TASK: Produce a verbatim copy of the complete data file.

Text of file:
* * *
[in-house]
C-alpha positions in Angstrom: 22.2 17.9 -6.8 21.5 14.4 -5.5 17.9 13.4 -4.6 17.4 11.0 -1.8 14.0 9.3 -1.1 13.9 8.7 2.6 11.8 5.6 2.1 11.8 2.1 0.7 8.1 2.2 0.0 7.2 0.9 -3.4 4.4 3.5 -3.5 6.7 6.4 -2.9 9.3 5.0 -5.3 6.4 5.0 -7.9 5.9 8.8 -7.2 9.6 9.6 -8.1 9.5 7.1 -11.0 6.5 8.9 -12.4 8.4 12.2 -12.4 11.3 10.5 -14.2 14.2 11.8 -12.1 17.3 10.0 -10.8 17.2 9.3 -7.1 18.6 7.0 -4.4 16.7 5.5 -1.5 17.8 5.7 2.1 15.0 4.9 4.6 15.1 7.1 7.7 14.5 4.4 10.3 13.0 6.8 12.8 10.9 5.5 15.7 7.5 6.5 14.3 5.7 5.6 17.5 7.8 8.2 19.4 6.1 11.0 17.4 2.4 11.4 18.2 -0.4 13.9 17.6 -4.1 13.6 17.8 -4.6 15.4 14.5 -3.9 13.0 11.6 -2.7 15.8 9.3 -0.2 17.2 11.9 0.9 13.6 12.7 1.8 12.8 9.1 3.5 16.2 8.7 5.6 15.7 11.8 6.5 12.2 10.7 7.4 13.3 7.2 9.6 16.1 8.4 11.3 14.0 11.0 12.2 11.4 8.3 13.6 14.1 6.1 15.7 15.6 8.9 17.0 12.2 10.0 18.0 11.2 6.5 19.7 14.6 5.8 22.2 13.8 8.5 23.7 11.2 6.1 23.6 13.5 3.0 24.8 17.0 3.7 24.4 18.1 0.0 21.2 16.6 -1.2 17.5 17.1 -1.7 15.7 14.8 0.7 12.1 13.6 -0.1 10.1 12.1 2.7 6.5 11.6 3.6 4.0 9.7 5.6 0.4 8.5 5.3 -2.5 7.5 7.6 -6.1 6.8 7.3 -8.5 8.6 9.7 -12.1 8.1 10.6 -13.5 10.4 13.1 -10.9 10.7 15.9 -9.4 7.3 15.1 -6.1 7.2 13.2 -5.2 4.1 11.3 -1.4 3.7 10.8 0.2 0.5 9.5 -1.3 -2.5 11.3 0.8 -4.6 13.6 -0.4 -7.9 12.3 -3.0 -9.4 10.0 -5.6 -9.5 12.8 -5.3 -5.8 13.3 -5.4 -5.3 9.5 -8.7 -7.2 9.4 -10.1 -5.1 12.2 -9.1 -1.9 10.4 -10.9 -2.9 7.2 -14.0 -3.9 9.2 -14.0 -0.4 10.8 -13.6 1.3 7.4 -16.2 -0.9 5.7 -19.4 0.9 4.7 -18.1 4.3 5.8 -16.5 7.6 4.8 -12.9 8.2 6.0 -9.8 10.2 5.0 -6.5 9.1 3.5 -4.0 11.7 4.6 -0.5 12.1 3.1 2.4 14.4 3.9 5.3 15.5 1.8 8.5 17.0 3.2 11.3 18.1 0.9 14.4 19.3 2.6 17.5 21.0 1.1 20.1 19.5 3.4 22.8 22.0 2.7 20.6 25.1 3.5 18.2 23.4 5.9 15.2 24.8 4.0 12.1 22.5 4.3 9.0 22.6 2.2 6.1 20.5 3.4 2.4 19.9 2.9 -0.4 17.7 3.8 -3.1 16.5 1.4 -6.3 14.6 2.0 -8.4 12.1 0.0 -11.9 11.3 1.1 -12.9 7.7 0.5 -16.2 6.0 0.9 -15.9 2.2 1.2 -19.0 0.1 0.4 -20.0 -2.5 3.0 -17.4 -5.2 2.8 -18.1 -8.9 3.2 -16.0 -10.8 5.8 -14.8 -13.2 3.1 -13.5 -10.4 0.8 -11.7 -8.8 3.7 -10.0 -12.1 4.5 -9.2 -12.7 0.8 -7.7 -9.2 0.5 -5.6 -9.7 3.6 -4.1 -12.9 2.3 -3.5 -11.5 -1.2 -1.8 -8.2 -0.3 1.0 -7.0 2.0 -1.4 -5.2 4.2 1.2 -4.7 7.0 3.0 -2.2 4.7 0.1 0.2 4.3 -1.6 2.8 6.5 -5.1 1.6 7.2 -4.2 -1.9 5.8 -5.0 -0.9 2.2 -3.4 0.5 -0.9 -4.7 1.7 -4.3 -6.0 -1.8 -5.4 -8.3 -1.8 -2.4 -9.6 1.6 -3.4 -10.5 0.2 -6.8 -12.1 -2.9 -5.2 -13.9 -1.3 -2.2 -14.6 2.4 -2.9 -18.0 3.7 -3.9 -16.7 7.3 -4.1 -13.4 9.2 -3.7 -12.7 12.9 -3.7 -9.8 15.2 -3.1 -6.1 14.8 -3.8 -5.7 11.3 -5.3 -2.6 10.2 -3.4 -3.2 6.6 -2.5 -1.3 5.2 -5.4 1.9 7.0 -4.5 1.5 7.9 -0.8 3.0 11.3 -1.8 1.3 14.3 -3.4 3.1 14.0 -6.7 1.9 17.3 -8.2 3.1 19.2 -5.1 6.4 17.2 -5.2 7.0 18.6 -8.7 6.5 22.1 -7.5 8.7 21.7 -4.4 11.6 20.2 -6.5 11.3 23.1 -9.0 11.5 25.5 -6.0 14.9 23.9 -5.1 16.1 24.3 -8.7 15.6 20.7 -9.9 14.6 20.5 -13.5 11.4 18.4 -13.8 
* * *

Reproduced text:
[in-house]
C-alpha positions in Angstrom: 22.2 17.9 -6.8 21.5 14.4 -5.5 17.9 13.4 -4.6 17.4 11.0 -1.8 14.0 9.3 -1.1 13.9 8.7 2.6 11.8 5.6 2.1 11.8 2.1 0.7 8.1 2.2 0.0 7.2 0.9 -3.4 4.4 3.5 -3.5 6.7 6.4 -2.9 9.3 5.0 -5.3 6.4 5.0 -7.9 5.9 8.8 -7.2 9.6 9.6 -8.1 9.5 7.1 -11.0 6.5 8.9 -12.4 8.4 12.2 -12.4 11.3 10.5 -14.2 14.2 11.8 -12.1 17.3 10.0 -10.8 17.2 9.3 -7.1 18.6 7.0 -4.4 16.7 5.5 -1.5 17.8 5.7 2.1 15.0 4.9 4.6 15.1 7.1 7.7 14.5 4.4 10.3 13.0 6.8 12.8 10.9 5.5 15.7 7.5 6.5 14.3 5.7 5.6 17.5 7.8 8.2 19.4 6.1 11.0 17.4 2.4 11.4 18.2 -0.4 13.9 17.6 -4.1 13.6 17.8 -4.6 15.4 14.5 -3.9 13.0 11.6 -2.7 15.8 9.3 -0.2 17.2 11.9 0.9 13.6 12.7 1.8 12.8 9.1 3.5 16.2 8.7 5.6 15.7 11.8 6.5 12.2 10.7 7.4 13.3 7.2 9.6 16.1 8.4 11.3 14.0 11.0 12.2 11.4 8.3 13.6 14.1 6.1 15.7 15.6 8.9 17.0 12.2 10.0 18.0 11.2 6.5 19.7 14.6 5.8 22.2 13.8 8.5 23.7 11.2 6.1 23.6 13.5 3.0 24.8 17.0 3.7 24.4 18.1 0.0 21.2 16.6 -1.2 17.5 17.1 -1.7 15.7 14.8 0.7 12.1 13.6 -0.1 10.1 12.1 2.7 6.5 11.6 3.6 4.0 9.7 5.6 0.4 8.5 5.3 -2.5 7.5 7.6 -6.1 6.8 7.3 -8.5 8.6 9.7 -12.1 8.1 10.6 -13.5 10.4 13.1 -10.9 10.7 15.9 -9.4 7.3 15.1 -6.1 7.2 13.2 -5.2 4.1 11.3 -1.4 3.7 10.8 0.2 0.5 9.5 -1.3 -2.5 11.3 0.8 -4.6 13.6 -0.4 -7.9 12.3 -3.0 -9.4 10.0 -5.6 -9.5 12.8 -5.3 -5.8 13.3 -5.4 -5.3 9.5 -8.7 -7.2 9.4 -10.1 -5.1 12.2 -9.1 -1.9 10.4 -10.9 -2.9 7.2 -14.0 -3.9 9.2 -14.0 -0.4 10.8 -13.6 1.3 7.4 -16.2 -0.9 5.7 -19.4 0.9 4.7 -18.1 4.3 5.8 -16.5 7.6 4.8 -12.9 8.2 6.0 -9.8 10.2 5.0 -6.5 9.1 3.5 -4.0 11.7 4.6 -0.5 12.1 3.1 2.4 14.4 3.9 5.3 15.5 1.8 8.5 17.0 3.2 11.3 18.1 0.9 14.4 19.3 2.6 17.5 21.0 1.1 20.1 19.5 3.4 22.8 22.0 2.7 20.6 25.1 3.5 18.2 23.4 5.9 15.2 24.8 4.0 12.1 22.5 4.3 9.0 22.6 2.2 6.1 20.5 3.4 2.4 19.9 2.9 -0.4 17.7 3.8 -3.1 16.5 1.4 -6.3 14.6 2.0 -8.4 12.1 0.0 -11.9 11.3 1.1 -12.9 7.7 0.5 -16.2 6.0 0.9 -15.9 2.2 1.2 -19.0 0.1 0.4 -20.0 -2.5 3.0 -17.4 -5.2 2.8 -18.1 -8.9 3.2 -16.0 -10.8 5.8 -14.8 -13.2 3.1 -13.5 -10.4 0.8 -11.7 -8.8 3.7 -10.0 -12.1 4.5 -9.2 -12.7 0.8 -7.7 -9.2 0.5 -5.6 -9.7 3.6 -4.1 -12.9 2.3 -3.5 -11.5 -1.2 -1.8 -8.2 -0.3 1.0 -7.0 2.0 -1.4 -5.2 4.2 1.2 -4.7 7.0 3.0 -2.2 4.7 0.1 0.2 4.3 -1.6 2.8 6.5 -5.1 1.6 7.2 -4.2 -1.9 5.8 -5.0 -0.9 2.2 -3.4 0.5 -0.9 -4.7 1.7 -4.3 -6.0 -1.8 -5.4 -8.3 -1.8 -2.4 -9.6 1.6 -3.4 -10.5 0.2 -6.8 -12.1 -2.9 -5.2 -13.9 -1.3 -2.2 -14.6 2.4 -2.9 -18.0 3.7 -3.9 -16.7 7.3 -4.1 -13.4 9.2 -3.7 -12.7 12.9 -3.7 -9.8 15.2 -3.1 -6.1 14.8 -3.8 -5.7 11.3 -5.3 -2.6 10.2 -3.4 -3.2 6.6 -2.5 -1.3 5.2 -5.4 1.9 7.0 -4.5 1.5 7.9 -0.8 3.0 11.3 -1.8 1.3 14.3 -3.4 3.1 14.0 -6.7 1.9 17.3 -8.2 3.1 19.2 -5.1 6.4 17.2 -5.2 7.0 18.6 -8.7 6.5 22.1 -7.5 8.7 21.7 -4.4 11.6 20.2 -6.5 11.3 23.1 -9.0 11.5 25.5 -6.0 14.9 23.9 -5.1 16.1 24.3 -8.7 15.6 20.7 -9.9 14.6 20.5 -13.5 11.4 18.4 -13.8 